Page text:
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NASA Technology Protects Webb Telescope from Contamination

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Posted June 27, 2015
Thermal Coatings Engineer Nithin Abraham places a MAC panel at the very bottom of the Chamber A where the Webb telescope will be tested. Credits: NASA/Chris Gunn

Thermal Coatings Engineer Nithin Abraham places a MAC panel at the very bottom of the Chamber A where the Webb telescope will be tested.
Credits: NASA/Chris Gunn

Contamination from organic molecules can harm delicate instruments and engineers are taking special care at NASA to prevent that from affecting the James Webb Space Telescope (and all satellites and instruments). Recently, Nithin Abraham, a Thermal Coatings Engineer placed Molecular Adsorber Coating or “MAC” panels in the giant chamber where the Webb telescope will be tested.

This contamination can occur through a process when a vapor or odor is emitted by a substance. This is called “outgassing.” The “new car smell” is an example of that, and is unhealthy for people and sensitive satellite instruments. So, NASA engineers have created a new way to protect those instruments from the damaging effects of contamination coming from outgassing.

The Molecular Adsorber Coating (MAC) is a NASA Goddard coatings technology that was developed to adsorb or entrap outgassed molecular contaminants for spaceflight applications,” said Nithin Abraham, Thermal Coatings Engineer at NASA’s Goddard Space Flight Center in Greenbelt, Maryland. MAC is currently serving as an innovative contamination mitigation tool for Chamber A operations at NASA Johnson Space Center in Houston, Texas.

MAC can be used to keep outgassing from coming in from outside areas or to capture outgassing directly from hardware, components, and within instrument cavities.

In this case, MAC is helping by capturing outgassed contaminants outside the test chamber from affecting the Webb components. MAC is expected to capture the outgassed contaminants that exist in the space of the vacuum chamber (not from the Webb components). 

“Although we cannot stop contaminants within the vacuum chamber from outgassing, we can try to capture them with MAC before it tries and reaches the expensive hardware, which are housed inside the test chamber,” Abraham said.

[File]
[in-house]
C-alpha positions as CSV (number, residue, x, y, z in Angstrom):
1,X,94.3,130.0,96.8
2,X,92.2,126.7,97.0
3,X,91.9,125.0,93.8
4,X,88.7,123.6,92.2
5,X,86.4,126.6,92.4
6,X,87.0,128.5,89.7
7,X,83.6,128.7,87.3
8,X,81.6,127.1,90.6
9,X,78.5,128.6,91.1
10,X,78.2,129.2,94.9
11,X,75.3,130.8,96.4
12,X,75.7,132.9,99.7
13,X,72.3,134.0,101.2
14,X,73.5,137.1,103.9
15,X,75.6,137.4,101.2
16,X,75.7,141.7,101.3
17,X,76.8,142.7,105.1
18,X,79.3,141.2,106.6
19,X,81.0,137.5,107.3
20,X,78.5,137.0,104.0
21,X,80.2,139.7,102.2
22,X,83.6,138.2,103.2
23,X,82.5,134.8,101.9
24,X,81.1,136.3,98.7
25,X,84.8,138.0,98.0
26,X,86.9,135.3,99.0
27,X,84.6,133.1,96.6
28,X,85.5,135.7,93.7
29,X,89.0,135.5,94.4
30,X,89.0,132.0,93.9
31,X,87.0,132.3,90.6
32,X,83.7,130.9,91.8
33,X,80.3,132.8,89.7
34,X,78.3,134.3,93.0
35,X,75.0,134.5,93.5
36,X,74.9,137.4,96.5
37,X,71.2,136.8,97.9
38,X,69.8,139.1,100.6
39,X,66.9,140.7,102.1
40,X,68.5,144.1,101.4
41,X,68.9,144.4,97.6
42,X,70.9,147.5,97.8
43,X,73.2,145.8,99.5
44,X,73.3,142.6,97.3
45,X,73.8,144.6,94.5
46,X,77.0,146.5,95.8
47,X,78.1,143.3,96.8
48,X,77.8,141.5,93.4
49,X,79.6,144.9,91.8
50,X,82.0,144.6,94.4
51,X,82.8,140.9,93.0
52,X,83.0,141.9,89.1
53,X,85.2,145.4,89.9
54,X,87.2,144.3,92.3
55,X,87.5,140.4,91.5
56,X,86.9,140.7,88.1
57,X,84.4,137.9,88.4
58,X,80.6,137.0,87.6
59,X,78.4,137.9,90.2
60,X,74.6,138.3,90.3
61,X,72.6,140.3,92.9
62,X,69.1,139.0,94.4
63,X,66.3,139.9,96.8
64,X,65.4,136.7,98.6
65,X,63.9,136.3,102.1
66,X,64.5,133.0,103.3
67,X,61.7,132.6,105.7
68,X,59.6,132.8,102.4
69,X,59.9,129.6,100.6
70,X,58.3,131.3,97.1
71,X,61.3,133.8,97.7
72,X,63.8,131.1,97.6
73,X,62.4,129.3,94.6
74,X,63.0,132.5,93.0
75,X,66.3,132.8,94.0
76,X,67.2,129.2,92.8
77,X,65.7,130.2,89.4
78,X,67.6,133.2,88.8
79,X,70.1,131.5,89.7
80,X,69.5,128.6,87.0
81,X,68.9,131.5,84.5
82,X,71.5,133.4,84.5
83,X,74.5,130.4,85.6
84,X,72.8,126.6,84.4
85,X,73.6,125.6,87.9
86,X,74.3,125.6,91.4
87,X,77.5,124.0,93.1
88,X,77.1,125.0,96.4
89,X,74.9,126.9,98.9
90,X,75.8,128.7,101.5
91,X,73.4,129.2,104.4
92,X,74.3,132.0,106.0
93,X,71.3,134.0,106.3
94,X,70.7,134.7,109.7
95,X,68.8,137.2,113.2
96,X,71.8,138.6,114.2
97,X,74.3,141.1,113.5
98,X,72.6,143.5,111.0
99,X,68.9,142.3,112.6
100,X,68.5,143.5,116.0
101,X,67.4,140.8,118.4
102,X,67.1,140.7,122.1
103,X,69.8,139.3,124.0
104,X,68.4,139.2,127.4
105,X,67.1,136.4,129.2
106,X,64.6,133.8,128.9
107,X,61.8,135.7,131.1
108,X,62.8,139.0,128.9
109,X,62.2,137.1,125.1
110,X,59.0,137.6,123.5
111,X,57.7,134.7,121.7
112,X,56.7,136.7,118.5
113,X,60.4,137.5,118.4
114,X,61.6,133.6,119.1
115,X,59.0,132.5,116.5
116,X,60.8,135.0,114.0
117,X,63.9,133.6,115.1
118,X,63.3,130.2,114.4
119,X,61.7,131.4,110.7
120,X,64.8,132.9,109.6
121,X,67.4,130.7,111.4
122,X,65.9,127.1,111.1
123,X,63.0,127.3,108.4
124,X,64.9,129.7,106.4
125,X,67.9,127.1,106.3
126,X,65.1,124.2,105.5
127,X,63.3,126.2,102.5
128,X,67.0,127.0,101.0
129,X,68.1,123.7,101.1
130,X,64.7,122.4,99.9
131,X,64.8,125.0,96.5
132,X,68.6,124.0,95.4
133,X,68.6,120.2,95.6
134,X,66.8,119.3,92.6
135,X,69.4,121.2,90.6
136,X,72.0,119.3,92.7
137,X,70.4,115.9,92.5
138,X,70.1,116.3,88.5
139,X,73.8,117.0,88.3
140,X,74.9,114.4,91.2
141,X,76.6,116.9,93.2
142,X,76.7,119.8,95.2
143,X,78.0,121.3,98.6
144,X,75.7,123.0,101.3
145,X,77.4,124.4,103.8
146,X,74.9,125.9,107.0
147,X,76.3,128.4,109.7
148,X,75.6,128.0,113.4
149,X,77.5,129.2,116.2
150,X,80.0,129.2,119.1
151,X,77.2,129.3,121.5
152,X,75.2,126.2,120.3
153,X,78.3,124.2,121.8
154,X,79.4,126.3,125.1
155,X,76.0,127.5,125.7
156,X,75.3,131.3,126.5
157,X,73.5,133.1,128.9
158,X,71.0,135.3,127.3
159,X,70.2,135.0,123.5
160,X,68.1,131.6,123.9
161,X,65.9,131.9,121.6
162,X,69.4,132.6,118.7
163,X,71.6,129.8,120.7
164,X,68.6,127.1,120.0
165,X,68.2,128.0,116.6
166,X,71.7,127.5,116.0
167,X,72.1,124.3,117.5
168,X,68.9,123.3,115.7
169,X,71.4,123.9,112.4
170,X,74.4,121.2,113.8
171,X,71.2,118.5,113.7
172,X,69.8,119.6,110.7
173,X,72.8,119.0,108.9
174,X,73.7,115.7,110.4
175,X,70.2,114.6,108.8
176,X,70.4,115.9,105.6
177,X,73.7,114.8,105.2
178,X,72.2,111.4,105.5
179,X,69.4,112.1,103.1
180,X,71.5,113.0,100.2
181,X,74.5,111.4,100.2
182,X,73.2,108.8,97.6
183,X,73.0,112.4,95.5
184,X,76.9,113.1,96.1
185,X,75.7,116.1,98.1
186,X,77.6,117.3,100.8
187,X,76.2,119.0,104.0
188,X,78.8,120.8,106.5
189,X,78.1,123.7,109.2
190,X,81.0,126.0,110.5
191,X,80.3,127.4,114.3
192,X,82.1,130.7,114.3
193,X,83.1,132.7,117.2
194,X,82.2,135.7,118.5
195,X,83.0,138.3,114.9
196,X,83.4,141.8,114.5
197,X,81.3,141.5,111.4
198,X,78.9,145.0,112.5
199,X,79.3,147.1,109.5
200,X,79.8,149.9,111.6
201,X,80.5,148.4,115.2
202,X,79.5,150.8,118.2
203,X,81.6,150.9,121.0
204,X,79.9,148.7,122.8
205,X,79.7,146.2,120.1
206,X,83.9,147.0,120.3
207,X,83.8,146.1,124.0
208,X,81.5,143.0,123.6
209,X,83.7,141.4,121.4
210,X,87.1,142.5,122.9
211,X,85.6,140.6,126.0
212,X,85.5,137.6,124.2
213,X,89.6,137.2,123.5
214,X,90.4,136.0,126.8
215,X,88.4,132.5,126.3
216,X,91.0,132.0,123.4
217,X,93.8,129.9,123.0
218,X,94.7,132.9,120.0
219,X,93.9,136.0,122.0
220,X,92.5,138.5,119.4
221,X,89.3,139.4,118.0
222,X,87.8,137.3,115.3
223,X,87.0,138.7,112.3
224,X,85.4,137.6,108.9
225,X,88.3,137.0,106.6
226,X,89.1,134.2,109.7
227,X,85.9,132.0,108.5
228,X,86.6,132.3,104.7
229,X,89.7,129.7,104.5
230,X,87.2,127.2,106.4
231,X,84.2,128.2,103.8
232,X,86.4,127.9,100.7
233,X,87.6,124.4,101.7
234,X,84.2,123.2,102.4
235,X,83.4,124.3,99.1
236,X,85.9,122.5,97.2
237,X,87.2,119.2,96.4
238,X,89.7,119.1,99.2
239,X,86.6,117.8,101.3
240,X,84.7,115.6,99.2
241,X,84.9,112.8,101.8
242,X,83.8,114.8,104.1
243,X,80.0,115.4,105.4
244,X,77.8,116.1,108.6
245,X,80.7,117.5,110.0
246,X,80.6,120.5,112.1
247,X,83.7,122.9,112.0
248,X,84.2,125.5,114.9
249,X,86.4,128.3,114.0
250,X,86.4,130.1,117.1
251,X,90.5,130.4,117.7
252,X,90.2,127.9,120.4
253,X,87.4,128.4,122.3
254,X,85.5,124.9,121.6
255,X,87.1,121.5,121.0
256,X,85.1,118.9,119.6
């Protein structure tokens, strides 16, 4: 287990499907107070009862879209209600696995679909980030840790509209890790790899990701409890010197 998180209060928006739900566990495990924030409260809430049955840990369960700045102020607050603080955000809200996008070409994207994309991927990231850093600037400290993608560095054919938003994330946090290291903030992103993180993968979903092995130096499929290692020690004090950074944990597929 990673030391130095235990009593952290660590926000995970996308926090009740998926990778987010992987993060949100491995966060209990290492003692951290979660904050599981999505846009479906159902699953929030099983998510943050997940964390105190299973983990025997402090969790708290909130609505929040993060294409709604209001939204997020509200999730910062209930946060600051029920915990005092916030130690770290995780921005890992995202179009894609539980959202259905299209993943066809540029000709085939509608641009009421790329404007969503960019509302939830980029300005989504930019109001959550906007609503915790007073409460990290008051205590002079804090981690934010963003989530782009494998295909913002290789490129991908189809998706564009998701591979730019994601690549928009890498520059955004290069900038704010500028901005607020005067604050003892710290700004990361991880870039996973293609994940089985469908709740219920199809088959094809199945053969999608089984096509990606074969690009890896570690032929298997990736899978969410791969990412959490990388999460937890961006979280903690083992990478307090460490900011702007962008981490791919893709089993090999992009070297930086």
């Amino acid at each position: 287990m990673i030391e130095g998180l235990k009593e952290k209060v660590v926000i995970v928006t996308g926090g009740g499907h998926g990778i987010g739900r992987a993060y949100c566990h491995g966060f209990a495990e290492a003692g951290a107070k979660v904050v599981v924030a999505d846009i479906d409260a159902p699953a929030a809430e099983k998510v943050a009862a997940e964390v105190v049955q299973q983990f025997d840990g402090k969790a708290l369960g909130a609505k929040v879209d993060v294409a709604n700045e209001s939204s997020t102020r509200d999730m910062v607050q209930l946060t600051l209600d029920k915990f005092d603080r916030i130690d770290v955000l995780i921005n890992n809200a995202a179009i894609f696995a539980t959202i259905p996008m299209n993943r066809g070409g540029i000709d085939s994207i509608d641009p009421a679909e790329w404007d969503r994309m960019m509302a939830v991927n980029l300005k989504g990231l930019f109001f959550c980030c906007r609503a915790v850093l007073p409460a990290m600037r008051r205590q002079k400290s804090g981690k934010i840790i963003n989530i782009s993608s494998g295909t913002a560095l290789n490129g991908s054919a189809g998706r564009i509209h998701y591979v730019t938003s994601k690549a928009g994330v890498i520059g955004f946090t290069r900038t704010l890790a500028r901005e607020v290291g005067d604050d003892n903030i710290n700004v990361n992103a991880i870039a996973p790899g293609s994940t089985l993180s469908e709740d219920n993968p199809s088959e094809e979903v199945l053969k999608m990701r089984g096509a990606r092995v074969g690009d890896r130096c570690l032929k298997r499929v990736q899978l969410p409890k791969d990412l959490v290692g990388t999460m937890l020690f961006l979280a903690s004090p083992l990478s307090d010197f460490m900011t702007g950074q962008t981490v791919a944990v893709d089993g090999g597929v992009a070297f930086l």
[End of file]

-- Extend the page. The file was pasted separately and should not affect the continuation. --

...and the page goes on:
In May 2015, several test panels spray coated with MAC were custom designed and fabricated for use in Chamber A in preparation for the arrival of the James Webb Space Telescope’s first Optical Ground Support Equipment (OGSE-1).

“The MAC panels were installed in very strategic locations within Chamber A to capture vacuum chamber contamination originating from persistent sources, such as silicone pump oil residue and hydrocarbons,” Abraham said.

Some silicone based contaminants are known to outgas and spread easily, even at ambient temperatures, and are extremely difficult to remove and clean. The use of MAC panels during the OGSE-1 test would lower the contamination risk and prevent these harmful outgassed components from migrating and depositing onto highly sensitive Webb telescope optical hardware surfaces during testing.

The walls of the chamber have a matte finish, which give them the ironic appearance of looking unclean, since keeping contaminants out is critical. Some areas in the chamber also have markings which indicate where there’s been rubbing from a tool that has slightly burnished the surface.

The new, patent-pending sprayable paint that adsorbs these gaseous molecules and stops them from affixing to instrument components was created by a team at NASA’s Goddard Space Flight Center in Greenbelt, Maryland. Made of zeolite, a mineral widely used in industry for water purification and other uses, and a colloidal silica binder that acts as the glue holding the coating together, the new molecular adsorber is highly permeable and porous — attributes that trap the outgassed contaminants.

Webb will be tested in “Chamber A,” the thermal-vacuum test facility at NASA’s Johnson Space Center in Houston, Texas. Chamber A is now the largest high-vacuum, cryogenic-optical test chamber in the world, and made famous for testing the space capsules for NASA’s Apollo mission, with and without the mission crew. It is 55 feet (16.8 meters) in diameter by 90 feet (27.4 meters) tall. The door weighs 40 tons and is opened and closed hydraulically.

Source: NASA

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